New Jersey Leads The Nation In Reducing Its Prison Population While Also Having The Worst Racial Disparities In The Country

New Jersey Leads The Nation In Reducing Prison Population But Also Has The Worst Racial Disparities
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Last month, The Sentencing Project released a fact sheet on U.S. prison population trends between 1999 and 2015. New Jersey is at the top of the list for having achieved the greatest reduction in our prison population in the country — a 35 percent decline since 1999.

Reducing the number of individuals behind bars is critical to ending mass incarceration. And while New Jersey should be proud of its accomplishments, we must also remember where else we come in first, and not in a good way.

New Jersey has the worst racial disparities within our prison population in the country. Meaning that, despite the significant decline in the number of people who are serving a sentence behind bars in New Jersey, these individuals are still disproportionately people of color. African Americans only account for 13 percent of New Jersey’s population but are over 61 percent of the prison population.

Unfortunately, the same holds true for confined youth in the juvenile justice system in New Jersey. Between 1997 and 2010, the total population of confined youth in the state declined by 53 percent. However, despite this significant reduction, New Jersey ranks third in the nation for having the worst racial disparities among confined youth—Black youth are 24.3 times more likely to be committed to a secure juvenile facility than their white counterparts.

New Jersey should build on its leadership in criminal justice reform by addressing the significant racial disparities in our juvenile and criminal justice systems. The New Jersey Legislature agrees. Last week, it sent a bipartisan bill with overwhelming support, to Governor Christie’s desk specifically designed to address racial disparities in our justice systems.

If signed into law, Senate Bill 677 / Assembly Bill 3677 would authorize racial and ethnic impact statements (REIS) for proposed criminal justice policies. These statements are similar to fiscal impact statements and assist policymakers in detecting unforeseen policy ramifications before moving forward with legislation.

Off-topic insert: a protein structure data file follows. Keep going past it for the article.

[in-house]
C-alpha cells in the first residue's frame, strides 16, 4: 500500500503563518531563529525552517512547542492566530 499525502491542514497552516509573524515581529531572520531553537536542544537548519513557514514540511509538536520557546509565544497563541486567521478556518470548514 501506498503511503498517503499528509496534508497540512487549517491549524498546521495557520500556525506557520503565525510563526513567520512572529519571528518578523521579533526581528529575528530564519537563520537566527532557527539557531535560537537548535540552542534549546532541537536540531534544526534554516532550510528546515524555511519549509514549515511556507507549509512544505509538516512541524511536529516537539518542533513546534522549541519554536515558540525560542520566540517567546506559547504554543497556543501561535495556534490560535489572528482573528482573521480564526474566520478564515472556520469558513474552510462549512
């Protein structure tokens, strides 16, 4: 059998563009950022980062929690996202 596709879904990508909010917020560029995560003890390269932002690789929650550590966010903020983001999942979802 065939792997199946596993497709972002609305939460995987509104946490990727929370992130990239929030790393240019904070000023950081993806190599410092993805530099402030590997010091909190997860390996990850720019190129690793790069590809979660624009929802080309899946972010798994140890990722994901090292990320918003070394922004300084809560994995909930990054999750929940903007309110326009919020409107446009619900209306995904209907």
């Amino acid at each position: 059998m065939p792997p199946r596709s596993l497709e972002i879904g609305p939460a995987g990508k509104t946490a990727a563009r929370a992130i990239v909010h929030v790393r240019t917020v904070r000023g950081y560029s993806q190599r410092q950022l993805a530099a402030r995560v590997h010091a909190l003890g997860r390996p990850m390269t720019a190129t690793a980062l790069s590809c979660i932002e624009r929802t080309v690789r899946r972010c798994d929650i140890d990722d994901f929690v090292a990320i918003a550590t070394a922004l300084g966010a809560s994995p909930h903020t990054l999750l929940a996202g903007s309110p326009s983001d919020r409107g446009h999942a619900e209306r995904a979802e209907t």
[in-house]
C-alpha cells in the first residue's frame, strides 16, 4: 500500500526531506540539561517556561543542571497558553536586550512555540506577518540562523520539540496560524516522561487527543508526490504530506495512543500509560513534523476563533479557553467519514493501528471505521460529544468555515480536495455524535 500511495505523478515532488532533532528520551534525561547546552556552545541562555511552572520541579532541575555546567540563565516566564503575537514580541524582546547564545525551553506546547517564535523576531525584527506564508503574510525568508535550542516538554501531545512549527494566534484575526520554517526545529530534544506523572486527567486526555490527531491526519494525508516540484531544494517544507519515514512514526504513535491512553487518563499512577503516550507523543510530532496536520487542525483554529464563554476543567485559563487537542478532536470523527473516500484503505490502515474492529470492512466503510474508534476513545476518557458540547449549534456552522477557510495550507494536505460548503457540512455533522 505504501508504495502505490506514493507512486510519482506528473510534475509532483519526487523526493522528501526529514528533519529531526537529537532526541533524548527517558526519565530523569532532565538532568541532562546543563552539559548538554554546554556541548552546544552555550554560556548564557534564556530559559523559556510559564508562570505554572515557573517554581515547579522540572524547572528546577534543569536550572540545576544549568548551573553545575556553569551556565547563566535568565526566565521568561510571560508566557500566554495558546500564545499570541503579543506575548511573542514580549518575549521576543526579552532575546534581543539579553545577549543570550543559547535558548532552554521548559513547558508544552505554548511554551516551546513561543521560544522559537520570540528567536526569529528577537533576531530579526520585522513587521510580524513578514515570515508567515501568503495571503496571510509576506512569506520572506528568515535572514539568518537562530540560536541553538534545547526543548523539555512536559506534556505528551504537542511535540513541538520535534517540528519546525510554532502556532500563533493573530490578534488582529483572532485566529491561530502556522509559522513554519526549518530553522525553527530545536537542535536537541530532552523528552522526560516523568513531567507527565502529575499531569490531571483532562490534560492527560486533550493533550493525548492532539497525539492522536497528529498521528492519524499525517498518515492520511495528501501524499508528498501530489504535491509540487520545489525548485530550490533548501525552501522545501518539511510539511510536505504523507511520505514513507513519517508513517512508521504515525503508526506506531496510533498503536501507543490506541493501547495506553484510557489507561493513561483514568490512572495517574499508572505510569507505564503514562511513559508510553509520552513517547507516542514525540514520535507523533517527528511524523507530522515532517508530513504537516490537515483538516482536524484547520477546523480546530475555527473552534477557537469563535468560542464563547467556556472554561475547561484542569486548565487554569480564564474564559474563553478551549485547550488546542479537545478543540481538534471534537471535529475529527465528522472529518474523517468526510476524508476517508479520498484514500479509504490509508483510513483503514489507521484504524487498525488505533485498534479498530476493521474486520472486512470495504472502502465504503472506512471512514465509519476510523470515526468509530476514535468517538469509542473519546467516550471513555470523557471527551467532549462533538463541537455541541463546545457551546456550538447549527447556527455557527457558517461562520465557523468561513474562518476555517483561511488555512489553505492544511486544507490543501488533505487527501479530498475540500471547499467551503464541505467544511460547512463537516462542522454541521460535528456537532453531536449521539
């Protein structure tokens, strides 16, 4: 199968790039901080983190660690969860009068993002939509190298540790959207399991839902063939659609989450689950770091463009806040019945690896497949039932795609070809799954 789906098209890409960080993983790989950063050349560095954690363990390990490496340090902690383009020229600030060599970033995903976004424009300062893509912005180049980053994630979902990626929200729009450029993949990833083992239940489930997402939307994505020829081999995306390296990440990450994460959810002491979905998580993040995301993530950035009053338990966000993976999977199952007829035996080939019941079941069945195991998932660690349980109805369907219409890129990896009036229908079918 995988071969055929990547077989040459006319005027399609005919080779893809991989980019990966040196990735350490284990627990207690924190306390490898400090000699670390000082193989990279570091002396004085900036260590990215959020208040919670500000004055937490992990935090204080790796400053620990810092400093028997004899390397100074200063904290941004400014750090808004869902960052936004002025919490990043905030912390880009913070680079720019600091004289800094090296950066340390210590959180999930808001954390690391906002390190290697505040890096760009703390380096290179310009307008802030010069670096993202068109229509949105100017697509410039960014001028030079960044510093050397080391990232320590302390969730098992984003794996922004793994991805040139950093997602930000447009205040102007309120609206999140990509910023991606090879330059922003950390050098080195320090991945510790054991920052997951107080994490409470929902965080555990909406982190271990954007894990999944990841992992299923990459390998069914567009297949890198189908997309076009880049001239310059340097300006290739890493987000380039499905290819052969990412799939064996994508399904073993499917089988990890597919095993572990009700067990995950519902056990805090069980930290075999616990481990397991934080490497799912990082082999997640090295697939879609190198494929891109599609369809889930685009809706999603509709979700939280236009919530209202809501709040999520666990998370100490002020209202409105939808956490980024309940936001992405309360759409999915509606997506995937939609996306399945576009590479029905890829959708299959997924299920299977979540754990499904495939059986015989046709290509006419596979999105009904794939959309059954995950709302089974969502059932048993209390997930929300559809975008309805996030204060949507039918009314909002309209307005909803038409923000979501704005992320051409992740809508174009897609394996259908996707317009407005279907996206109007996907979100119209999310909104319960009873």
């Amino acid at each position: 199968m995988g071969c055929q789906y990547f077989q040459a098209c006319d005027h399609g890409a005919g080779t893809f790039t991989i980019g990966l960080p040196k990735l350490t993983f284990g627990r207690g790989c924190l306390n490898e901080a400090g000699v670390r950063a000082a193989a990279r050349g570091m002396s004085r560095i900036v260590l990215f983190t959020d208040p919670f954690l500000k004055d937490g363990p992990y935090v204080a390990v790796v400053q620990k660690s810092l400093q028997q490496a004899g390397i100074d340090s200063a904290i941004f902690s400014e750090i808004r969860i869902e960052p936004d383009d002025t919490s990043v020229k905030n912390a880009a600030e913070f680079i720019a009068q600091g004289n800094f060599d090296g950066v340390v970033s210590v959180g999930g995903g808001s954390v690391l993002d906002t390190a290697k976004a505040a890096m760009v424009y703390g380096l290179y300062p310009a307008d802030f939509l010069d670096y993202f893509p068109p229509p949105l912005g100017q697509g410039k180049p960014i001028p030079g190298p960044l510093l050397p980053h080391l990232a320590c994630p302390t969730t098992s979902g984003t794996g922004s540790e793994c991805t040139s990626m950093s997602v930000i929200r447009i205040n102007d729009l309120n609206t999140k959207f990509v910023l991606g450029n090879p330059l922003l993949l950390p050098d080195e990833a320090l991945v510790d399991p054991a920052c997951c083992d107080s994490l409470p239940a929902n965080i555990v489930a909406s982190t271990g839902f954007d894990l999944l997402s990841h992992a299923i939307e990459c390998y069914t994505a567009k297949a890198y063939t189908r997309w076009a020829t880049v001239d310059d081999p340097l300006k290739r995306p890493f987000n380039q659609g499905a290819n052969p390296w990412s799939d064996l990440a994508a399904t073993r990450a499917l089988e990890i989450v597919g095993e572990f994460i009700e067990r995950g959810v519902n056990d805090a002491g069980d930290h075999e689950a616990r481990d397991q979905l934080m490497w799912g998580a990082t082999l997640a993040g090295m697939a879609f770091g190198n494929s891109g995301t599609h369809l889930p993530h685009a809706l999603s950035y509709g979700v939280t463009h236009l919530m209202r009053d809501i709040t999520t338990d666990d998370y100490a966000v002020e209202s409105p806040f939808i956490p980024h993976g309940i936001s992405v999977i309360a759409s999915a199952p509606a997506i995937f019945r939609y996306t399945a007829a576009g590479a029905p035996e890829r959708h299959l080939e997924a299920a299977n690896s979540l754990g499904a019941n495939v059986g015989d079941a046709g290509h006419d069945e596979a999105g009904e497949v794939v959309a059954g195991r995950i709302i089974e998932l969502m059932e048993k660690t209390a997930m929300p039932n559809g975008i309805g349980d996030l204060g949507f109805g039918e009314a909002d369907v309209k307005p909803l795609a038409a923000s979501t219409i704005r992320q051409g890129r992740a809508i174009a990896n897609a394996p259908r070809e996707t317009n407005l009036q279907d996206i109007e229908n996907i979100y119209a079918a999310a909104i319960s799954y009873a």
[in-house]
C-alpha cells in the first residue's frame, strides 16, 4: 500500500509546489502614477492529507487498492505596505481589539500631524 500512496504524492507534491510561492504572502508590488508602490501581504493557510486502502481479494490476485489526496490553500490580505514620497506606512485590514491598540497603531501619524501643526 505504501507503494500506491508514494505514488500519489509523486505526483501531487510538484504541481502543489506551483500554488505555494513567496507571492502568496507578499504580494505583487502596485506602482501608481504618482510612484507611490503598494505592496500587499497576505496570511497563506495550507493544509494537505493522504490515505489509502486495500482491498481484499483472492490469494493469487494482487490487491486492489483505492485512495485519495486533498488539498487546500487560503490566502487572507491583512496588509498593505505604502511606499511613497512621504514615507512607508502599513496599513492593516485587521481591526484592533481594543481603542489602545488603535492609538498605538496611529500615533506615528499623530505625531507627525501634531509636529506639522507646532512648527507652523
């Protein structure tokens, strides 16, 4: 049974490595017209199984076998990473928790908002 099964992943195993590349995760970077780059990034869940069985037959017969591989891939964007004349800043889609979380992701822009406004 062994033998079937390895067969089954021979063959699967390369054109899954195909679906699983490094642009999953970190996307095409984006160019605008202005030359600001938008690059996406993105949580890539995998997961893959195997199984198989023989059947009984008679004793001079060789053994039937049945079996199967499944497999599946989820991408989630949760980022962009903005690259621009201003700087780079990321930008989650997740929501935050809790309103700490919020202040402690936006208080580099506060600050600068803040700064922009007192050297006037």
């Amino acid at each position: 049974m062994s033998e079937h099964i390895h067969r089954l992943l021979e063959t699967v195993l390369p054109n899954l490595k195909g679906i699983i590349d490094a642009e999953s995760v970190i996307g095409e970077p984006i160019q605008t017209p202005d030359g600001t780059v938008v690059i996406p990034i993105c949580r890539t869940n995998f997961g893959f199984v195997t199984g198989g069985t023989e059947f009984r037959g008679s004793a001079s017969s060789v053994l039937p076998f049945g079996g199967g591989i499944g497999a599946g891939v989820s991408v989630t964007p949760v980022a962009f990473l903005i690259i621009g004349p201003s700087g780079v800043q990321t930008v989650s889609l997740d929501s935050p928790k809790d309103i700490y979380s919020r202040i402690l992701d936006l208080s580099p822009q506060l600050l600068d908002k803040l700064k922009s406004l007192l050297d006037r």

Take for example the Drug-Free-Zone law in New Jersey. This law is an example of one that would have greatly benefited from a racial and ethnic impact statement at the time of its passage. In 2005, the New Jersey Commission to Review Criminal Sentencing found that 96 percent of those incarcerated under the law were African American or Latino.

Because of the way the drug-free zones were set up, to overlap and cover most of the areas in densely populated urban centers, those most likely to get the harsh mandatory minimum established under the law were people of color.While the legislature did eventually reform this flawed law, a REIS could have provided information about this potential effect prior to the passage of the bill.

Our criminal justice system has produced profoundly unequal outcomes across racial groups, despite policies that are race neutral on their face. Higher stop, search, arrest, conviction and sentencing rates for African American and Latino Americans are not reflective of increased prevalence of drug use or sales in these communities.

These disparities involve historical customs and practices in law enforcement and the criminal justice system that exacerbate structural inequities by focusing on urban areas, lower-income communities, and communities of color. REIS can help assess disparities at various stages of the criminal justice process to reveal discriminatory outcomes, whether purposeful or not.

It is easier to prevent a problem than to fix one, and Senate Bill 677 / Assembly Bill 3677 attempts to do just that. I am hopeful that Governor Christie will see it that way too.

Reverend Charles Boyer is pastor of Bethel African Methodist Episcopal Church in Woodbury and the Founder of Salvation and Social Justice, a nonprofit advocacy organization dedicated to reconnecting clergy to civil rights.

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